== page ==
James Mahon, a philosophy professor at the City University of New York’s Lehman College, specializes in ethics. He thinks there is something inherently wrong with a system where one person has so much power over another. Mahon argues, channeling German philosopher Immanuel Kant, that we are all equal and everyone should be treated equally. Things get hairy when someone decides that because their work is morally superior, it entitles them to believe they can  “do to others what they can’t do to them,” Mahon said.”And their moral superiority means they abide by different rules.”

Mahon believes we can’t give anyone a free pass, or even judge them more lightly, just because their work is socially useful. Actually, he argues, they must be held to a higher moral standard. Possessing both the genius and the opportunity to do critical research is a privilege. It is an opportunity few will ever have because money for research is finite and slots at top universities are scarce. If past research is morally tainted or future breakthroughs are cut short because of morally reprehensible behavior, we all lose.  “Just like with great power come great responsibility, so does great intellect,” Mahon said.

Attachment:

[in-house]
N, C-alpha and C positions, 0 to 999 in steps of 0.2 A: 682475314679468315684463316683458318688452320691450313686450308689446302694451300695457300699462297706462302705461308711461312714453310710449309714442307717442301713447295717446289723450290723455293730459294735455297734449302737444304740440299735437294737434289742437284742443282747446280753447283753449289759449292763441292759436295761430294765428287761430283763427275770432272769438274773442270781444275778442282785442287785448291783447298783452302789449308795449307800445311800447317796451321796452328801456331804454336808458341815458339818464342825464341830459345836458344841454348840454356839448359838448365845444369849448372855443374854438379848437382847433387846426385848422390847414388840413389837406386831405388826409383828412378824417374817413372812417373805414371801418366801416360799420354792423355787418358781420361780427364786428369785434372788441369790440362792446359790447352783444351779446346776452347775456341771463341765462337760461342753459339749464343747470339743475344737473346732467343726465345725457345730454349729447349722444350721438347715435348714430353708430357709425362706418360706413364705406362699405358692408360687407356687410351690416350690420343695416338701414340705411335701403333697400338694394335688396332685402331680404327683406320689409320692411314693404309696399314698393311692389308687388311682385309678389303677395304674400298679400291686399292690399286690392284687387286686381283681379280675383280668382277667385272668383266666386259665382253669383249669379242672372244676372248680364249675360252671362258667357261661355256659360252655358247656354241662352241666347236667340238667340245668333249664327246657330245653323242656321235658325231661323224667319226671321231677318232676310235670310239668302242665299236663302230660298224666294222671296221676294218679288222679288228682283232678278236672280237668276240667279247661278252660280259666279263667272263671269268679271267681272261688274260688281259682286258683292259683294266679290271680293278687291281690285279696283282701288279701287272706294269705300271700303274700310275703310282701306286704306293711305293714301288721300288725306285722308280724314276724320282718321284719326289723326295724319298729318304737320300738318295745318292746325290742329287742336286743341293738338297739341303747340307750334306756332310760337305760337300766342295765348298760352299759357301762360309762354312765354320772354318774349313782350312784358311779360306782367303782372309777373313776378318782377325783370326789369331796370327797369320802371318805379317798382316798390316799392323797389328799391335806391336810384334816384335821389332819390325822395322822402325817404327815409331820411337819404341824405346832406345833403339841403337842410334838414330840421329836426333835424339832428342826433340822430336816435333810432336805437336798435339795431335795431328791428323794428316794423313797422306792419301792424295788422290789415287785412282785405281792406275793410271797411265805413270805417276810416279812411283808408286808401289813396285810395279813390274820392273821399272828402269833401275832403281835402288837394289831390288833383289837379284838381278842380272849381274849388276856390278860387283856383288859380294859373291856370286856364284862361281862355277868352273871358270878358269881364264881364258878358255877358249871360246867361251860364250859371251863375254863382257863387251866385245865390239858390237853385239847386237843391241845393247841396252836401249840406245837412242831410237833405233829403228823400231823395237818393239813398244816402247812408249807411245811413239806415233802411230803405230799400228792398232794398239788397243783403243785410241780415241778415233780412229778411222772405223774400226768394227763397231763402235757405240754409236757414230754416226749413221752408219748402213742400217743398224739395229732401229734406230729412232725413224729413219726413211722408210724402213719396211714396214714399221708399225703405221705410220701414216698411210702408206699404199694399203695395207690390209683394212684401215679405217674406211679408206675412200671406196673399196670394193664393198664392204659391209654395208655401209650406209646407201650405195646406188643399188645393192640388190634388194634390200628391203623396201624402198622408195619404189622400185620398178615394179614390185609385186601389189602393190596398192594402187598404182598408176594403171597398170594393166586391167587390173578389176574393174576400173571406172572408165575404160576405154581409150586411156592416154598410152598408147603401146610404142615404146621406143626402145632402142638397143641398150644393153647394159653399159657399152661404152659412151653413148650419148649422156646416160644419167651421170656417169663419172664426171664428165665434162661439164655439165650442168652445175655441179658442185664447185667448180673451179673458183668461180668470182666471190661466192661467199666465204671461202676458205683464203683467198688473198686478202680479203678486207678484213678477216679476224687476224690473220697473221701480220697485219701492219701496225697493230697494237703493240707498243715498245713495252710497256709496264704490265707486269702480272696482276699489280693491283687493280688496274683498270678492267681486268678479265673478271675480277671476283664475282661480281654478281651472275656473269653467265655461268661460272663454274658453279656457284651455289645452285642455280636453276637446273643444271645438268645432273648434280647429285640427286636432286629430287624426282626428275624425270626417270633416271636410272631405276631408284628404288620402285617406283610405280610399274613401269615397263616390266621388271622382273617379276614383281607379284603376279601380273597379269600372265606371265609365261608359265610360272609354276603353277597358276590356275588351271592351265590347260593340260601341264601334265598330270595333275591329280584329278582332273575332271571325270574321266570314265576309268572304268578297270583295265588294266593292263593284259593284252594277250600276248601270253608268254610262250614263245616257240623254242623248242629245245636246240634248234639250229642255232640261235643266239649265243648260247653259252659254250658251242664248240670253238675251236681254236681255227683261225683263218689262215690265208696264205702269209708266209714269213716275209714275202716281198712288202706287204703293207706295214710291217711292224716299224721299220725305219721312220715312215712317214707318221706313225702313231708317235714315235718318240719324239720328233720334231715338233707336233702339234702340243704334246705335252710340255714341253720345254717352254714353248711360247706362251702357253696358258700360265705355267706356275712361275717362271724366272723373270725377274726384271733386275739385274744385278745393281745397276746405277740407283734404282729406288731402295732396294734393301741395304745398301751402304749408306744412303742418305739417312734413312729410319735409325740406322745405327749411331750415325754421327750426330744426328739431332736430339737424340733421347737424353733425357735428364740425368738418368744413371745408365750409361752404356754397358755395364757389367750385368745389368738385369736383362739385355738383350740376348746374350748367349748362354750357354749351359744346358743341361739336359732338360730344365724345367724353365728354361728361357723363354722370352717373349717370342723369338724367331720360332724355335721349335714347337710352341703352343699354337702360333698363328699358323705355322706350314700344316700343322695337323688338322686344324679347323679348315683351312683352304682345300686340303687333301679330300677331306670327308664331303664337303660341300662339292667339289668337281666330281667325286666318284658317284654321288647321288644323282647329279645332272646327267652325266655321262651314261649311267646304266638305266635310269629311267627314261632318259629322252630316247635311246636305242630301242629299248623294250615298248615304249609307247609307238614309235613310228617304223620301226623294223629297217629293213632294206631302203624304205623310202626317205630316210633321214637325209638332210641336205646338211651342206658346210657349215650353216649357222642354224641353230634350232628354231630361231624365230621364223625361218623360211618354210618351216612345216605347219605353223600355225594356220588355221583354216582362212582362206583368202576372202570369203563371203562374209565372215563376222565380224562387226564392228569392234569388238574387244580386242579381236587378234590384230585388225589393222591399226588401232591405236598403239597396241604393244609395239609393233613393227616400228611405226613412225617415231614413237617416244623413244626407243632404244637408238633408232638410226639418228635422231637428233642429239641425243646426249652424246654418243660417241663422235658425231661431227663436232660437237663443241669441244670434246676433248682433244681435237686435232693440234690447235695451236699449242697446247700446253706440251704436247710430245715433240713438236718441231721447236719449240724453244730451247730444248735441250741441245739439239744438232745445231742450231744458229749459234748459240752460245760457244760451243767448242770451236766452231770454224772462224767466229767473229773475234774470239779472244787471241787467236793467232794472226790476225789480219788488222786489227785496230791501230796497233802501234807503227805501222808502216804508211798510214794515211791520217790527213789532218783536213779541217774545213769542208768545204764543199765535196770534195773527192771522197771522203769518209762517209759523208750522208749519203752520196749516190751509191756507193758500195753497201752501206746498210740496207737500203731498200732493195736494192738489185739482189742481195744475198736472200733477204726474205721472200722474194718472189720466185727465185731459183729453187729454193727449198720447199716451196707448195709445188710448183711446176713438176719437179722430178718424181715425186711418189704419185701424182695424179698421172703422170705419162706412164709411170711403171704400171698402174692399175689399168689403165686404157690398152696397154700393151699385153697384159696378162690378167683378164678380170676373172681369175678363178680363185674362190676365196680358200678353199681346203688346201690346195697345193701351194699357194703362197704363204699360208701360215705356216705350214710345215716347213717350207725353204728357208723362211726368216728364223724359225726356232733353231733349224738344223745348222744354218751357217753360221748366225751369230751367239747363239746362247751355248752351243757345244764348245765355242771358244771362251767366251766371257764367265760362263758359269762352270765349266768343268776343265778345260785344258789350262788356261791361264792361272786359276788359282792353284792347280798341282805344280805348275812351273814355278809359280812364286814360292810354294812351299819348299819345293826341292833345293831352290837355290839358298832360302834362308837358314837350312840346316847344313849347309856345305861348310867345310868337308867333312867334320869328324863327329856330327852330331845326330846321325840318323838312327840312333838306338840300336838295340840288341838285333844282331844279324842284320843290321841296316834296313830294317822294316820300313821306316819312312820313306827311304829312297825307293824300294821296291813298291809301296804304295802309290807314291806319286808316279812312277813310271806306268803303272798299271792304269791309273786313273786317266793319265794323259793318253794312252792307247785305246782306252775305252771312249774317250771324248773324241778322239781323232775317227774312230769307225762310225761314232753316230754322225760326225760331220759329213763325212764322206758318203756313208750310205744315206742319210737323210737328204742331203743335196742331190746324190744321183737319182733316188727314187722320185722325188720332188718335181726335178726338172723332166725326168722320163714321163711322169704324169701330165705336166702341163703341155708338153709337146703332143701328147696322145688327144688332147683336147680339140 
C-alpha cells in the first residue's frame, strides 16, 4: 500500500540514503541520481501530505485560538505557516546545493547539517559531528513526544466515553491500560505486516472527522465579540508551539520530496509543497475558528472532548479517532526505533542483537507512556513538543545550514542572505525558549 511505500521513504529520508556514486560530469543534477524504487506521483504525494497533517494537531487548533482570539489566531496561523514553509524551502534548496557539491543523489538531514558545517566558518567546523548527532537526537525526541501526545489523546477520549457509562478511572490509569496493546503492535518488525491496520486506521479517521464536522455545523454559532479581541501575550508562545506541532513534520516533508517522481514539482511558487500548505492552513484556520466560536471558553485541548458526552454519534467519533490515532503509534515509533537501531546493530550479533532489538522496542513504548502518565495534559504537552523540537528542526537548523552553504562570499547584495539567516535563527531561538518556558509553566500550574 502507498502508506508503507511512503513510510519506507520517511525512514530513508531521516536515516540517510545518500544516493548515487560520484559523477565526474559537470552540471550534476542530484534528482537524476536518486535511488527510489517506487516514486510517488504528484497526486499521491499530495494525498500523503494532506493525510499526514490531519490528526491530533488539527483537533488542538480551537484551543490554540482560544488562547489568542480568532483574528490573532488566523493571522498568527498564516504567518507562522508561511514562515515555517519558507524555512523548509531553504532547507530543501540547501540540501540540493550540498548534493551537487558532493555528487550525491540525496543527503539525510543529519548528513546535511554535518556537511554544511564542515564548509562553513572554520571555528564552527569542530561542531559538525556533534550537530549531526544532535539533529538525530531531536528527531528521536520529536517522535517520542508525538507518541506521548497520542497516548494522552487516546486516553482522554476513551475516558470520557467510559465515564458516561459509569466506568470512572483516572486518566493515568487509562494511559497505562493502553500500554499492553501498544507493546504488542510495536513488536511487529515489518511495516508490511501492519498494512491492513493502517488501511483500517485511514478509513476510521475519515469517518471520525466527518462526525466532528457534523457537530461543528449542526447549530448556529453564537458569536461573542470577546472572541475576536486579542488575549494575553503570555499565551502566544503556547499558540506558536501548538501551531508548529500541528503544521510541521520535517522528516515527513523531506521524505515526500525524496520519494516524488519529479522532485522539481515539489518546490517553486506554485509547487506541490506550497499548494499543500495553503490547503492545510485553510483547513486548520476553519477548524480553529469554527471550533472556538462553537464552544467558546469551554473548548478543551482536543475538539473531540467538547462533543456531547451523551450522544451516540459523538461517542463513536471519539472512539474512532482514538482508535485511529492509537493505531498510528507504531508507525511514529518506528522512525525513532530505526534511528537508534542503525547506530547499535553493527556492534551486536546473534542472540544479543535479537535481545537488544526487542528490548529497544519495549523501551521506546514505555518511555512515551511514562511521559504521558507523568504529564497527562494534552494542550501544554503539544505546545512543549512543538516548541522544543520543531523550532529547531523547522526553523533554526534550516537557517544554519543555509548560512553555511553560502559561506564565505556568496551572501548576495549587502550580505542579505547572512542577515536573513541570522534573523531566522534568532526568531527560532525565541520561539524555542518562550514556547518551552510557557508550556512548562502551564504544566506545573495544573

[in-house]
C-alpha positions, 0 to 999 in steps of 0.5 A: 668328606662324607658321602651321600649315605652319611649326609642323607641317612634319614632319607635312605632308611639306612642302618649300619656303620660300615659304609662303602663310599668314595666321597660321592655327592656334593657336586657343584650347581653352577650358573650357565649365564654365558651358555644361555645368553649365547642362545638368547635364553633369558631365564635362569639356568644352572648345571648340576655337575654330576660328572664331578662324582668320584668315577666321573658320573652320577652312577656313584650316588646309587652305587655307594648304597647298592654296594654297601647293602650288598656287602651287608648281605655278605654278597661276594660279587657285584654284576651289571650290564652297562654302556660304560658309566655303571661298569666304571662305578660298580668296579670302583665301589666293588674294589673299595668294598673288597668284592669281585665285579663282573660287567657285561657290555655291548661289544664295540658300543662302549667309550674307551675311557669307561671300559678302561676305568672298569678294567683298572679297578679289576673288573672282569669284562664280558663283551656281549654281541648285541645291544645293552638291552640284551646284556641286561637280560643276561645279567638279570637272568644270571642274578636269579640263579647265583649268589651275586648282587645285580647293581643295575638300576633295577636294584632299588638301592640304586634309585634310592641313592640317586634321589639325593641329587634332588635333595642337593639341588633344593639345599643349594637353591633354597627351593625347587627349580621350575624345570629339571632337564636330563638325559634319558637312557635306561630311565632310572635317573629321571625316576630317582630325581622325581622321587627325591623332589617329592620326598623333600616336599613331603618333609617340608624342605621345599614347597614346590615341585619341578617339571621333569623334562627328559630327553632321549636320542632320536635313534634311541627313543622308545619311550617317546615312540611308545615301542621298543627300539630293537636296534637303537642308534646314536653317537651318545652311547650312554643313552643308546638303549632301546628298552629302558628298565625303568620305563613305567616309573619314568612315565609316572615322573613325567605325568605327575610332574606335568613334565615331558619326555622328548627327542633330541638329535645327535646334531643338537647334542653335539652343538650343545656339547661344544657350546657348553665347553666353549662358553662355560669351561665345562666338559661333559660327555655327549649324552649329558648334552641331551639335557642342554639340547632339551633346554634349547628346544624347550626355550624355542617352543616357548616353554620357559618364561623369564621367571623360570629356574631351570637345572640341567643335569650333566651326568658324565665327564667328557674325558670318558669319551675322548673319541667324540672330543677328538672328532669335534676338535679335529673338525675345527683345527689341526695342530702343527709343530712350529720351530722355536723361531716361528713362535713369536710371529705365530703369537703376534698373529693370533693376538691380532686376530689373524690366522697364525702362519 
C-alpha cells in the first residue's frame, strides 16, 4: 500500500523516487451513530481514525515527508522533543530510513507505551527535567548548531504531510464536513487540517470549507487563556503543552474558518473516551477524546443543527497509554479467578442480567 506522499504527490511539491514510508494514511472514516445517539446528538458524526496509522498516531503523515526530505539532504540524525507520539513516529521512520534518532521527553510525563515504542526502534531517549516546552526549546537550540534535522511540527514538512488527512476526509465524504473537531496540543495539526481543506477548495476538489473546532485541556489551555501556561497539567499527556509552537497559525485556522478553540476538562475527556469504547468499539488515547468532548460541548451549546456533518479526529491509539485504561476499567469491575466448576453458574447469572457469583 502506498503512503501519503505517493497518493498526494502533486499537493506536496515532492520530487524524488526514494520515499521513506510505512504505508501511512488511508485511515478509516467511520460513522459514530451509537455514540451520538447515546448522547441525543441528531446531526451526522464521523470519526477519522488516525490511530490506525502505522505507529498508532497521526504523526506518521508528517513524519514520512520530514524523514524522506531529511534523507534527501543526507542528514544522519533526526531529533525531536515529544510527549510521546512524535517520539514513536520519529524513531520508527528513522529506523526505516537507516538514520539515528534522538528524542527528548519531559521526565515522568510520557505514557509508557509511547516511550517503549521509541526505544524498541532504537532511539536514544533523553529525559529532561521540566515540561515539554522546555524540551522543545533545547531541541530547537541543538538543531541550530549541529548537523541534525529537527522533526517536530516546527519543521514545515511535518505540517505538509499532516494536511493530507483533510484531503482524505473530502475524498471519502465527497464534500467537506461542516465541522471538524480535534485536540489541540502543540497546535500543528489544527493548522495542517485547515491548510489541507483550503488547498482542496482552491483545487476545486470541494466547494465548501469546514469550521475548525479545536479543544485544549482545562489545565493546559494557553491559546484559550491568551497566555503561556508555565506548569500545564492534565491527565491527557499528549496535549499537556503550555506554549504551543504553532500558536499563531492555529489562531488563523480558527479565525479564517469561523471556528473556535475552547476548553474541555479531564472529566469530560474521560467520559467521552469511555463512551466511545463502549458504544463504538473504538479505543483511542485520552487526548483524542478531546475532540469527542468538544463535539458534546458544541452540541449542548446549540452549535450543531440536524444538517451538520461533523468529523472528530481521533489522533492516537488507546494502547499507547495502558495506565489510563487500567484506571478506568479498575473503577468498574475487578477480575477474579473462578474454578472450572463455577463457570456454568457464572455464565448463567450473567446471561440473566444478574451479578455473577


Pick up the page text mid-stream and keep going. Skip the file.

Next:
But what if someone is on the verge of curing cancer? Mahon says he’d bite the bullet and find another scientist. The research may be set back a few years, but if a scientist is abusing his power and destroying the careers of others because they rebuffed a sexual advance—or just out of jealousy or pettiness—society might be deprived of even better researchers who never got to realize their potential. Perhaps those scholars would have solved important problems, too. Maybe they’d have done even better work that would have had more impact.

Following calls by many economists, Fryer resigned from the executive committee of the American Economic Association, the industry’s largest and most powerful professional organization.  Most agree he should not have a leadership role in economics, but whether he’ll keep his lab, continue to mentor students, or keep his job won’t be known until Harvard finishes its investigation.